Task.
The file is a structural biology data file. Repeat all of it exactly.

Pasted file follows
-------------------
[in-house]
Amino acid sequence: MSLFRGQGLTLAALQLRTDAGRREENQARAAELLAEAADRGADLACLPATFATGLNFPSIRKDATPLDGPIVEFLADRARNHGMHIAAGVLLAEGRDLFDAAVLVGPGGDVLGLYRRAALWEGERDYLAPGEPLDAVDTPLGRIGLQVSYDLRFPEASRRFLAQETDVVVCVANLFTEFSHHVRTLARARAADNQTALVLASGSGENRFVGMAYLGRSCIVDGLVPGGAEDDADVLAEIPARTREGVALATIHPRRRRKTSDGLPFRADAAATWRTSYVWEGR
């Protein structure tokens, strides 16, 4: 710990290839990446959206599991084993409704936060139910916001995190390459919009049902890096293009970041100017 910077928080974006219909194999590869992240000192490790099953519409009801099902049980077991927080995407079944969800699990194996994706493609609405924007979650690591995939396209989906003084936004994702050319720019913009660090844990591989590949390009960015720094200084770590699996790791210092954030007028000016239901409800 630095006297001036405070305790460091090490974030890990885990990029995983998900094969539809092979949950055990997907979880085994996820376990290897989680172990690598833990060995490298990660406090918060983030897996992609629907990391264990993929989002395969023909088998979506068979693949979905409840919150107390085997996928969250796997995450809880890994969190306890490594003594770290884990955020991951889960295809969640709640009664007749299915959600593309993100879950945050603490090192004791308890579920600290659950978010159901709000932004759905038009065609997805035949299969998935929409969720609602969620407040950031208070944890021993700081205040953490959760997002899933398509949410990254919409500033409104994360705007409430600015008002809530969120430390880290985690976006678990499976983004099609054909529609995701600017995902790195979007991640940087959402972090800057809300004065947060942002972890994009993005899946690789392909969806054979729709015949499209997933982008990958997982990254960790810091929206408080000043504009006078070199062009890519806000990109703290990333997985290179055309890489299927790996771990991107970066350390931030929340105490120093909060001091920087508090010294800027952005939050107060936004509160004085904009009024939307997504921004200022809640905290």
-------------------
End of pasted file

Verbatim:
[in-house]
Amino acid sequence: MSLFRGQGLTLAALQLRTDAGRREENQARAAELLAEAADRGADLACLPATFATGLNFPSIRKDATPLDGPIVEFLADRARNHGMHIAAGVLLAEGRDLFDAAVLVGPGGDVLGLYRRAALWEGERDYLAPGEPLDAVDTPLGRIGLQVSYDLRFPEASRRFLAQETDVVVCVANLFTEFSHHVRTLARARAADNQTALVLASGSGENRFVGMAYLGRSCIVDGLVPGGAEDDADVLAEIPARTREGVALATIHPRRRRKTSDGLPFRADAAATWRTSYVWEGR
């Protein structure tokens, strides 16, 4: 710990290839990446959206599991084993409704936060139910916001995190390459919009049902890096293009970041100017 910077928080974006219909194999590869992240000192490790099953519409009801099902049980077991927080995407079944969800699990194996994706493609609405924007979650690591995939396209989906003084936004994702050319720019913009660090844990591989590949390009960015720094200084770590699996790791210092954030007028000016239901409800 630095006297001036405070305790460091090490974030890990885990990029995983998900094969539809092979949950055990997907979880085994996820376990290897989680172990690598833990060995490298990660406090918060983030897996992609629907990391264990993929989002395969023909088998979506068979693949979905409840919150107390085997996928969250796997995450809880890994969190306890490594003594770290884990955020991951889960295809969640709640009664007749299915959600593309993100879950945050603490090192004791308890579920600290659950978010159901709000932004759905038009065609997805035949299969998935929409969720609602969620407040950031208070944890021993700081205040953490959760997002899933398509949410990254919409500033409104994360705007409430600015008002809530969120430390880290985690976006678990499976983004099609054909529609995701600017995902790195979007991640940087959402972090800057809300004065947060942002972890994009993005899946690789392909969806054979729709015949499209997933982008990958997982990254960790810091929206408080000043504009006078070199062009890519806000990109703290990333997985290179055309890489299927790996771990991107970066350390931030929340105490120093909060001091920087508090010294800027952005939050107060936004509160004085904009009024939307997504921004200022809640905290």